In the meantime, think about what your ordinary day looks like. You get up in the morning, after a quick breakfast you get in the car (sitting position) and run to do your business. An intense day in the office or at business meetings does not allow for regular, nutritious meals or hydration, let alone short exercise during the day. After returning from work, you get on a bike and again… you are sitting! A post-workout meal and other activities usually do not require intensive bodywork in various areas of motion, and you often forget about stretching. You go to sleep and the next day looks pretty similar. Imagine that for the next few years a similar lifestyle will not only hurt your back, but you will also feel a decline in performance on the bike, slouch and muscular disbalance (expanded leg muscles, and the upper body underdeveloped). If this description resembles you, it’s time to take care of yourself and ensure you can comfortably practice your beloved sport for years, while taking care of the correct posture and everyday well-being.
For an amateur road cyclist, the basic goal strength-development wise should be, in my opinion, to achieve muscle balance, improve the body posture and rebuild the deep sensibility, or proprioception. All this should be aimed at improving the strength of core and specialist muscles (biceps femoris, quadriceps, glutes, calves, erector spinae).
A good starting point could be the Functional Movement Screen test. This tool assesses the fundamental movement patterns that are the basis of any physical activity, whether it is a recreational sport or a physical effort at the highest level of intensity. The assessment of movement patterns allows identifying possible asymmetries and limitations in our movement system. Disruption of these basic patterns adversely affects the economy of movement, increases the risk of injury or overload, and changes proprioceptive sensations. You can do the test on your own or with the help of a specialist, e.g.: at the gym or at a physiotherapist and measure your progress every few months.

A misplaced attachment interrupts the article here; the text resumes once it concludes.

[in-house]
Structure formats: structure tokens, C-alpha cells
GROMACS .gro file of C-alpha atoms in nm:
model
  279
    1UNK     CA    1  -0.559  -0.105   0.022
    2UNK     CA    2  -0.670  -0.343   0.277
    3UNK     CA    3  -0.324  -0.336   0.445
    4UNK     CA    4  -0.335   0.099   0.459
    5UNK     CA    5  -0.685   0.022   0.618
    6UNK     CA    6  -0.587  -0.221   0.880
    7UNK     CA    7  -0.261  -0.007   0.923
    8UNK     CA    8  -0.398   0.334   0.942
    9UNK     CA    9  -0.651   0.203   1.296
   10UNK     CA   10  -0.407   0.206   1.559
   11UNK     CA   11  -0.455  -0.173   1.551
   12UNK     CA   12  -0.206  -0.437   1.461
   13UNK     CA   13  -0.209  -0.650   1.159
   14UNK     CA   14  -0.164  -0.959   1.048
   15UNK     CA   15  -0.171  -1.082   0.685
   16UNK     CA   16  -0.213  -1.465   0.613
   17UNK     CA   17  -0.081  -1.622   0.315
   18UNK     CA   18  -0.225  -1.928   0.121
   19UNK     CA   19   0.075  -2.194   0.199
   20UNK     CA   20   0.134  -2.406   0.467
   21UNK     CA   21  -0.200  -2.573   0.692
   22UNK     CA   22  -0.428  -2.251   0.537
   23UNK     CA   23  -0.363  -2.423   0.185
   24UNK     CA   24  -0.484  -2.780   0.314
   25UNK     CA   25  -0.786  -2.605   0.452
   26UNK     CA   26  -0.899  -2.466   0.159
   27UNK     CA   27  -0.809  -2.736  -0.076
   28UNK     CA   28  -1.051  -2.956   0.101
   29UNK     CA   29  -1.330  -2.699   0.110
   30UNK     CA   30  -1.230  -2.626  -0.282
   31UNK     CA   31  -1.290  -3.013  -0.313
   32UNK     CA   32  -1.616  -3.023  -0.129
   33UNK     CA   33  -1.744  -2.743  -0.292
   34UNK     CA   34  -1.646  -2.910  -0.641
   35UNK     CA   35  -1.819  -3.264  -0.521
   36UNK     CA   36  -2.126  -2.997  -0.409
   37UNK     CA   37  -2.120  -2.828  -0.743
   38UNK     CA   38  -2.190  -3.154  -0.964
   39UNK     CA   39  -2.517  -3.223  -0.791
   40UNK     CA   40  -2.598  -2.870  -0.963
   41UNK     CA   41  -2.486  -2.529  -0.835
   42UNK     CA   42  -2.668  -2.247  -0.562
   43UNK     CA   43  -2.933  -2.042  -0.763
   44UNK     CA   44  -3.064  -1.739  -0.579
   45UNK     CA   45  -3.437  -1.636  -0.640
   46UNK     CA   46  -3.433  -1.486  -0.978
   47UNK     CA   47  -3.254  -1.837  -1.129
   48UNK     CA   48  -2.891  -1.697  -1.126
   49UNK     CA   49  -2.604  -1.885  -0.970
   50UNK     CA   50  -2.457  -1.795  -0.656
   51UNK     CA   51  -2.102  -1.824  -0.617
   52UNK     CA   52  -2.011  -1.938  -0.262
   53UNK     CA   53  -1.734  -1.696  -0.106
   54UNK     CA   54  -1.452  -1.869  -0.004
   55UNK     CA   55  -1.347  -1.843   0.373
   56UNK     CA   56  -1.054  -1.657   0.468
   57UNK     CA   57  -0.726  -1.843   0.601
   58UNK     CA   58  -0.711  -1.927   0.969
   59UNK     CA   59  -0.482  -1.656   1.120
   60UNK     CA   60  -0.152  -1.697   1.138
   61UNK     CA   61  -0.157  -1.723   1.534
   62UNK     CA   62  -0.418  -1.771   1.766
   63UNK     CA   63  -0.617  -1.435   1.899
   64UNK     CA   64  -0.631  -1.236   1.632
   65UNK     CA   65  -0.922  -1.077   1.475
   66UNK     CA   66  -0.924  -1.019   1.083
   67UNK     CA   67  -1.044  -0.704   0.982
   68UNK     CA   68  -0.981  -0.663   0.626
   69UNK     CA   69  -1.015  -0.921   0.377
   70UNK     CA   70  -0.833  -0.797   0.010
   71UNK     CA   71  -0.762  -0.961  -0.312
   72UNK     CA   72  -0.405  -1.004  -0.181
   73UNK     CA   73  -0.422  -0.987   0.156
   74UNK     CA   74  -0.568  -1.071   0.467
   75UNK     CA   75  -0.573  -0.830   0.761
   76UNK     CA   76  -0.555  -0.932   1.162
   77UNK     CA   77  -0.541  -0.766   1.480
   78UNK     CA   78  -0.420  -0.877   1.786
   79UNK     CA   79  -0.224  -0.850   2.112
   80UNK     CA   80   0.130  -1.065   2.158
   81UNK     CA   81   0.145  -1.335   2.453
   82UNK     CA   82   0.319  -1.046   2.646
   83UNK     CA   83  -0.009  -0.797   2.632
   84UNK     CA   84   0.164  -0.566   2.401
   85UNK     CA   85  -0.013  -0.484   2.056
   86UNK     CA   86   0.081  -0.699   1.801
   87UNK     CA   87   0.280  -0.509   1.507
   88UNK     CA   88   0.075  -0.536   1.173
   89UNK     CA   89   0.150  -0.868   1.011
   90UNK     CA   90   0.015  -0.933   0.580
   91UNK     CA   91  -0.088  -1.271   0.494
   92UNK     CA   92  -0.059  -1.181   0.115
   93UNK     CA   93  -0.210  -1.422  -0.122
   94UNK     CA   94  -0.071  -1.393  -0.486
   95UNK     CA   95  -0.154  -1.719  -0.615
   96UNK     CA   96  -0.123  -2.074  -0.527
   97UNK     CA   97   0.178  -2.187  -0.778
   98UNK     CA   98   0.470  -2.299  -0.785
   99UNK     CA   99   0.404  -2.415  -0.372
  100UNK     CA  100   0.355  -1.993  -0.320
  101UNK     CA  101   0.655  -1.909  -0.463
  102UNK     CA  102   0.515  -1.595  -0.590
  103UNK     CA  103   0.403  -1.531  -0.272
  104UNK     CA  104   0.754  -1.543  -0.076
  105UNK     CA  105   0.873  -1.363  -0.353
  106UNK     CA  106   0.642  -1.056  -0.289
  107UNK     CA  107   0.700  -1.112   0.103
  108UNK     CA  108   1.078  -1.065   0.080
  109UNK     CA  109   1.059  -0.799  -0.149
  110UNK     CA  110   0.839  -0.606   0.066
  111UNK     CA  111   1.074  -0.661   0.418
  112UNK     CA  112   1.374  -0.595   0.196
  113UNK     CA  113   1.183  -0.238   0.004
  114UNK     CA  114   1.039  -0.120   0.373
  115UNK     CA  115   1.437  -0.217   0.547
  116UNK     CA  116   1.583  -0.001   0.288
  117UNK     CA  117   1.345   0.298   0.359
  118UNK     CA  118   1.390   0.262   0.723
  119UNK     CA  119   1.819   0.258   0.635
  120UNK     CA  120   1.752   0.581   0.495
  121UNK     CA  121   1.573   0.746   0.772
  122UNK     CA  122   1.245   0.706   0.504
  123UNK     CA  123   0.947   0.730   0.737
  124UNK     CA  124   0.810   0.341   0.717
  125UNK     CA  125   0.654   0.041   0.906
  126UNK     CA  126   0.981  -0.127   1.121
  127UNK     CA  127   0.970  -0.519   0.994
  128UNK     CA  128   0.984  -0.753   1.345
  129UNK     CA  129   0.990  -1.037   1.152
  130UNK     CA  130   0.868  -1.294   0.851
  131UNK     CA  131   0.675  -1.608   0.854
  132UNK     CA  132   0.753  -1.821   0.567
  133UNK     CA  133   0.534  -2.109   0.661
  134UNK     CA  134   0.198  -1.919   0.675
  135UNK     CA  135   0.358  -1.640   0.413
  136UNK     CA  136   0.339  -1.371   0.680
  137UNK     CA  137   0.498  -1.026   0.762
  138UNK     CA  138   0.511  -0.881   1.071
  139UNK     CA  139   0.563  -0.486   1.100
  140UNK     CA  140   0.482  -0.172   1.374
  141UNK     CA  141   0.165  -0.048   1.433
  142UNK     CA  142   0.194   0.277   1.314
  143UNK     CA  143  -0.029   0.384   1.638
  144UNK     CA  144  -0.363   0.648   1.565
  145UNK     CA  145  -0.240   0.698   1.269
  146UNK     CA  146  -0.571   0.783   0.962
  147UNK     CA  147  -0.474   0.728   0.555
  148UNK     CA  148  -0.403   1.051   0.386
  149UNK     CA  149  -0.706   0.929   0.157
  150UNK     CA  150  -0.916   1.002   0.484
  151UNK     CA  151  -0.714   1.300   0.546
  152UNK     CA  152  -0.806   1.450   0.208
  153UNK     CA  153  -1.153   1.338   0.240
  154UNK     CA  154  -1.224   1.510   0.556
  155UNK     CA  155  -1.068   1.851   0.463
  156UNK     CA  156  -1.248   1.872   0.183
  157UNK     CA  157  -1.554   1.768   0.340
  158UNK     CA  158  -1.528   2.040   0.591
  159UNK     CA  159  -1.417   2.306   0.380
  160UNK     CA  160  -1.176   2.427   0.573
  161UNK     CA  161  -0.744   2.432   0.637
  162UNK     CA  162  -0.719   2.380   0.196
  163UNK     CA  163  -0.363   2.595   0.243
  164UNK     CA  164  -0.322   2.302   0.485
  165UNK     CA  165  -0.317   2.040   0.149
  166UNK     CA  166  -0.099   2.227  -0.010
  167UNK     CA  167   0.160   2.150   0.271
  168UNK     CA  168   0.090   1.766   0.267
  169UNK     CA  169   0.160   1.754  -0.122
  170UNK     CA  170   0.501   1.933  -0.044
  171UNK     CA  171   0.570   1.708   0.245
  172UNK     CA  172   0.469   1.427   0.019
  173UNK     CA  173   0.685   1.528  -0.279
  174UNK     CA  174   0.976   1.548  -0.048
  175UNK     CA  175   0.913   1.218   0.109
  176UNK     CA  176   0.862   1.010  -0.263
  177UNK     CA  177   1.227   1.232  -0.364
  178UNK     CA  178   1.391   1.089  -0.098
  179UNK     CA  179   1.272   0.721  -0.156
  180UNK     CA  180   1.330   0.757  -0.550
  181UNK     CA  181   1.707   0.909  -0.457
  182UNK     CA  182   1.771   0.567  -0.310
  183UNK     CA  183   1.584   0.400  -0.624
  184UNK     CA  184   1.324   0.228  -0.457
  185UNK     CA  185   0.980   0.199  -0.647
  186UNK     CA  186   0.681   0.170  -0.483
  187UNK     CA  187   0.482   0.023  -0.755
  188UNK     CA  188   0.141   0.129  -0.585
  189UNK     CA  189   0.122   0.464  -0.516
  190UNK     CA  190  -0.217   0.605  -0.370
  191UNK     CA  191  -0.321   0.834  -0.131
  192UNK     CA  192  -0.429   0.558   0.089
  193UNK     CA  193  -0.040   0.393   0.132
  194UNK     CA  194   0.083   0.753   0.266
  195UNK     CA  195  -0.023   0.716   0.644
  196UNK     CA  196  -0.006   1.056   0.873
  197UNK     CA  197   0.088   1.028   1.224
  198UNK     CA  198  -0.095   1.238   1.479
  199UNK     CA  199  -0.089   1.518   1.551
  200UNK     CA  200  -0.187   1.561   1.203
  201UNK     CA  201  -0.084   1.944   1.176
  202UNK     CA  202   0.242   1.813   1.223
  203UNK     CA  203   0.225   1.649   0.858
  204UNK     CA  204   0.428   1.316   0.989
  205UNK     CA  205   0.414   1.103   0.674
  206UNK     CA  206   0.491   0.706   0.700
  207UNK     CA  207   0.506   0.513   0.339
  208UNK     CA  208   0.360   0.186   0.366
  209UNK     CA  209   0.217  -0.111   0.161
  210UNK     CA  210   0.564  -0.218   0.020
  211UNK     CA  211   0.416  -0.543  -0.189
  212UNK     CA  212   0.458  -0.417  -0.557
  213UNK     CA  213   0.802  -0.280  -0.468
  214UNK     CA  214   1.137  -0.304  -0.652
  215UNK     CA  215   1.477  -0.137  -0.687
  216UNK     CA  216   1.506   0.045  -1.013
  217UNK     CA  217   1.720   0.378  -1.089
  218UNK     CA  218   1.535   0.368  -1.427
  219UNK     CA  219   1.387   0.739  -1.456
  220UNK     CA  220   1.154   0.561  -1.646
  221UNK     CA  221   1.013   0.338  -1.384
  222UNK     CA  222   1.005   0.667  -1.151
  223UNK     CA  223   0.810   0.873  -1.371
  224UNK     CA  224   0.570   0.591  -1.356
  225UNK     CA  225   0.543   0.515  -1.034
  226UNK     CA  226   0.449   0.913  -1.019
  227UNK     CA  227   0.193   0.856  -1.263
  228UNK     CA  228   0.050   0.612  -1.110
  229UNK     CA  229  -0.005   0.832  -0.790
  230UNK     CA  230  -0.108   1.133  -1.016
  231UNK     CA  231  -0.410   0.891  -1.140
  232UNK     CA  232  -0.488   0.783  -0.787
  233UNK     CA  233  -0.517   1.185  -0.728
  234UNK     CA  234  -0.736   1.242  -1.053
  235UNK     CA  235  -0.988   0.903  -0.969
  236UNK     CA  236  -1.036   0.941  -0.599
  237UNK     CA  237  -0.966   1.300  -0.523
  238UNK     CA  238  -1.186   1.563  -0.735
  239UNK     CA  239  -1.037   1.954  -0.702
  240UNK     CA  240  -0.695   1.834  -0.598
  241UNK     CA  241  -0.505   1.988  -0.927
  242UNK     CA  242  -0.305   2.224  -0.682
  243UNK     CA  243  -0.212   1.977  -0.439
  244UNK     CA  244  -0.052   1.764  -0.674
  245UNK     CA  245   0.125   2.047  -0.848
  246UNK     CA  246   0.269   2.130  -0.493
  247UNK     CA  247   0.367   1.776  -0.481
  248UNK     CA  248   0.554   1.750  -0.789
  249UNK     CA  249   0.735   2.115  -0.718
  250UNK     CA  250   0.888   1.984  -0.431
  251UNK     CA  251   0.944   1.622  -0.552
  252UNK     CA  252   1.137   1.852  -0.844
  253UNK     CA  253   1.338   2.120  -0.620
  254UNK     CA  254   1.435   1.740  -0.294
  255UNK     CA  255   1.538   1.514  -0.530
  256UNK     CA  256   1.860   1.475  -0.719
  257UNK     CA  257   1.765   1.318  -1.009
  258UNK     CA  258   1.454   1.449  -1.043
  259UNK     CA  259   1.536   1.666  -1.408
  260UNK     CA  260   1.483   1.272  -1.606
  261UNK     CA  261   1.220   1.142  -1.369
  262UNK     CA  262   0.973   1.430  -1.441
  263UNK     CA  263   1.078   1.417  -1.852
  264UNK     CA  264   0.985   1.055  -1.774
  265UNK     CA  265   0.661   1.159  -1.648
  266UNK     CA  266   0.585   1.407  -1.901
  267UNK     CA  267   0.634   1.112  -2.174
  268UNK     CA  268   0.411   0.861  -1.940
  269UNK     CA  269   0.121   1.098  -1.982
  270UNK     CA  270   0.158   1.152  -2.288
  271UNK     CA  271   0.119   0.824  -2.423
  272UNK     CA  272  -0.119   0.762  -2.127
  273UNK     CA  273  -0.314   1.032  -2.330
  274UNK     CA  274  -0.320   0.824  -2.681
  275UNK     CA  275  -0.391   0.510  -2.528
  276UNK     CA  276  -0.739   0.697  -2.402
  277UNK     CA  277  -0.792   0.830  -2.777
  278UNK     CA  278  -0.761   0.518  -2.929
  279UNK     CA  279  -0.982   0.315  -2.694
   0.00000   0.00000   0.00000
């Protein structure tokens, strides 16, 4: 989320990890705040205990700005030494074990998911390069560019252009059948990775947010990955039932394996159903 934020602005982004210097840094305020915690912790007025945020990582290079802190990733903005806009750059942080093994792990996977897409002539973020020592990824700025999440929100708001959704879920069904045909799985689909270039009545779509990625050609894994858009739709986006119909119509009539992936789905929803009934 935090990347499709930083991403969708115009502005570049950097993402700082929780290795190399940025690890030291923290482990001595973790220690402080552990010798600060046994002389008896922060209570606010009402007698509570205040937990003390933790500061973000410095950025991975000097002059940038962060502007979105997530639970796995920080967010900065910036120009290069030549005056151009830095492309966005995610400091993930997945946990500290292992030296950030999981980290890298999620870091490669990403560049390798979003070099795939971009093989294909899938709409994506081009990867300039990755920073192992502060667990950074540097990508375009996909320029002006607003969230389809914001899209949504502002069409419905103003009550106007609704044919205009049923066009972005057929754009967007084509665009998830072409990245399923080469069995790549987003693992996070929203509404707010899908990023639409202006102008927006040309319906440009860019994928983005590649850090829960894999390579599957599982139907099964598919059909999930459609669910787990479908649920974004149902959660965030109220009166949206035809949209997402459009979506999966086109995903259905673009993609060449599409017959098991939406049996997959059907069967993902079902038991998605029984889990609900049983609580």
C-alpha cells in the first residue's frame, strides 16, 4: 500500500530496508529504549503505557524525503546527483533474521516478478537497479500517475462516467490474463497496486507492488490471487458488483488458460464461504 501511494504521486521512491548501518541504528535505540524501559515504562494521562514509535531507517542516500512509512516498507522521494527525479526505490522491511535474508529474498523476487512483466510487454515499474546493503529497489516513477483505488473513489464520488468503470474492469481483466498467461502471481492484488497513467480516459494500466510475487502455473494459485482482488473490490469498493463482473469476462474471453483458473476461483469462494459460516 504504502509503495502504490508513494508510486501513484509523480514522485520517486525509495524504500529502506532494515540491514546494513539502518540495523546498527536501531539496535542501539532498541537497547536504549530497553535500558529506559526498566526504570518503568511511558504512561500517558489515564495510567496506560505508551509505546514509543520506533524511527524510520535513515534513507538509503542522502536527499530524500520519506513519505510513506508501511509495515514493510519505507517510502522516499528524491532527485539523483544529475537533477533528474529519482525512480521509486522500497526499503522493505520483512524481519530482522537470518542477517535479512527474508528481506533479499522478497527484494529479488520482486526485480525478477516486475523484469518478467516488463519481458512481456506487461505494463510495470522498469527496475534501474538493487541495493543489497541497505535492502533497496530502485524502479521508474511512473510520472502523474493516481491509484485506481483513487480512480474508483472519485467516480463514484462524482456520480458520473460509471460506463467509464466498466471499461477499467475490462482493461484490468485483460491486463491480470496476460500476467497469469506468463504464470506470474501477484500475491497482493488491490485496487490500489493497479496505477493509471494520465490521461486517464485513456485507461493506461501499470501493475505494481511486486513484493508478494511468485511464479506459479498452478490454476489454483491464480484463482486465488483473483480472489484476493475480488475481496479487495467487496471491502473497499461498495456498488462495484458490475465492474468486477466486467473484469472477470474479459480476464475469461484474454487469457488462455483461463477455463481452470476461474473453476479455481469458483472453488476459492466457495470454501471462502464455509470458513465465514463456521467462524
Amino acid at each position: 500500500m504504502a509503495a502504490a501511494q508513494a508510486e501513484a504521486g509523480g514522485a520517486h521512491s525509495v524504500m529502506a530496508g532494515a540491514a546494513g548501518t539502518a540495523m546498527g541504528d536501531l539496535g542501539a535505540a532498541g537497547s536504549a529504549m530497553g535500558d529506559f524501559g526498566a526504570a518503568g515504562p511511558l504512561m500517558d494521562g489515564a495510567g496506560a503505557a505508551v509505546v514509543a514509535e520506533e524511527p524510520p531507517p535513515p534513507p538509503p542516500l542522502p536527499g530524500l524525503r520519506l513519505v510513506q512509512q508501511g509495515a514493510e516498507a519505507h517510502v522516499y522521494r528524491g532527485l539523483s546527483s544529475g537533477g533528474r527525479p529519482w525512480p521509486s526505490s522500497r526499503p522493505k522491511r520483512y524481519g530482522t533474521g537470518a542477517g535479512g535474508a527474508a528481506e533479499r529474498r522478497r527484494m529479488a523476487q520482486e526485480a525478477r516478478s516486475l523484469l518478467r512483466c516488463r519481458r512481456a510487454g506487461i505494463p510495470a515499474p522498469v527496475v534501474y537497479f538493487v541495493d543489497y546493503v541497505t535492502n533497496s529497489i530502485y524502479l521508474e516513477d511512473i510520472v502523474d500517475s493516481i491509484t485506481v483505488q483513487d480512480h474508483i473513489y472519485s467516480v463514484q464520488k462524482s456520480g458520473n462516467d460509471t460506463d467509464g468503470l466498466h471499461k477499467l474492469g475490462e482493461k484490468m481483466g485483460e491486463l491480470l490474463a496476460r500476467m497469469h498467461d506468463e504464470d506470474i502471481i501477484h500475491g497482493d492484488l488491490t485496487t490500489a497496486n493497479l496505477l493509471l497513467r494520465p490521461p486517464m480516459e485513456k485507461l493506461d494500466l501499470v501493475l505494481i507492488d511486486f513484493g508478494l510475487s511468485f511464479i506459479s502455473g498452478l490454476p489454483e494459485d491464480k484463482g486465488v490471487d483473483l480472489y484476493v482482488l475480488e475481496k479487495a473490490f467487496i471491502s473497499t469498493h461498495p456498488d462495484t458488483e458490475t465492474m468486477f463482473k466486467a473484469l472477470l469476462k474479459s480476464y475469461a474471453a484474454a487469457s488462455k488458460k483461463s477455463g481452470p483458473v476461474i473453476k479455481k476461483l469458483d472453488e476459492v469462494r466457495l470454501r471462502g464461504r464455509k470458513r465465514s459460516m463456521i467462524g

It would be ideal to go to the gym (or use your own set of equipment at home) 2x a week during the whole year, approx. 45-60min per session. If this is not possible, 1x a week will also be a good frequency. Here, the principle is the same as in endurance training – the most important factor is the frequency of training, followed by its volume and intensity.
A good time to do a strength workout is in the morning when the level of testosterone and growth hormone is the highest, and thus the effects of the workout are big. We are also more focused, and the innervation obtained by working with weights will keep us in a good mood and full of energy for the rest of the day. During the first workouts, try to reach for the help of a personal trainer. A person looking from the side, with experience, will notice your mistakes (and there will be mistakes!) And will correct them. It’s like skiing or playing an instrument – if you catch the wrong habits at first, then it’s hard to get rid of them. In the case of strength workout, however, incorrect performance can lead to an injury that will stop you from cycling for a shorter or longer time, so it’s worth the effort.